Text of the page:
Millions of Americans of diverse backgrounds and political beliefs do care deeply about parental rights, and they recognize the grave danger CCSS poses. That’s the real reason the Secretary devotes his office hours to thinking up new insults to hurl at those uppity parents as he works to cement his “voluntary” Common Core into place.
[Originally published at Knox News]
Barely half of American Meteorological Society meteorologists believe global warming is occurring and humans are the primary cause, a newly released study reveals. The survey results comprise the latest in a long line of evidence indicating the often asserted global warming consensus does not exist.
The American Meteorological Society, working with experts at George Mason University and Yale University, emailed all AMS members for whom the AMS had a mailing address (excluding associate members and student members) and asked them to fill out an online survey on global warming. More than 1,800 AMS meteorologists filled out the survey, providing a highly representative view of scientists with meteorological, climatological, and atmospheric science expertise.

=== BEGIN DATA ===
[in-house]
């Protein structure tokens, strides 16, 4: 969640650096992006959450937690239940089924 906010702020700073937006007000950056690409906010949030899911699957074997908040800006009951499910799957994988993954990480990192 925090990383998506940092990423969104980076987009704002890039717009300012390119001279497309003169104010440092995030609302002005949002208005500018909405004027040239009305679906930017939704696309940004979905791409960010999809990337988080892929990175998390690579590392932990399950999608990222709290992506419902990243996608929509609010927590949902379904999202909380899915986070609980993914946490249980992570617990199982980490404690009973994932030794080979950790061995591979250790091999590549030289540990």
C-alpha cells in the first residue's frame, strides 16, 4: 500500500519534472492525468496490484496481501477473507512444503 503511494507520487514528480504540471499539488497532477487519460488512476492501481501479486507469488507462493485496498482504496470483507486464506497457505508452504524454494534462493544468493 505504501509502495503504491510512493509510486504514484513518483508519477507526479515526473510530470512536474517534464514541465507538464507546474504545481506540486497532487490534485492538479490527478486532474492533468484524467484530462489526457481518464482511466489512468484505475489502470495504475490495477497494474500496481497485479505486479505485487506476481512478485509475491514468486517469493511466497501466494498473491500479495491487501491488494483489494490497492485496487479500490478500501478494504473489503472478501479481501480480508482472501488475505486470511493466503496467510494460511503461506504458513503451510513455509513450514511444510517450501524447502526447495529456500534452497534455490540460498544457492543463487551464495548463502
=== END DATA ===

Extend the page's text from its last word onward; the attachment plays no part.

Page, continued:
The central question in the survey consisted of two parts: “Is global warminghappening? If so, what is its cause?” Answer options were:
Yes: Mostly human
Yes: Equally human and natural
Yes: Mostly natural
Yes: Insufficient evidence [to determine cause]
Yes: Don’t know cause
Don’t know if global warming is happening
Global warming is not happening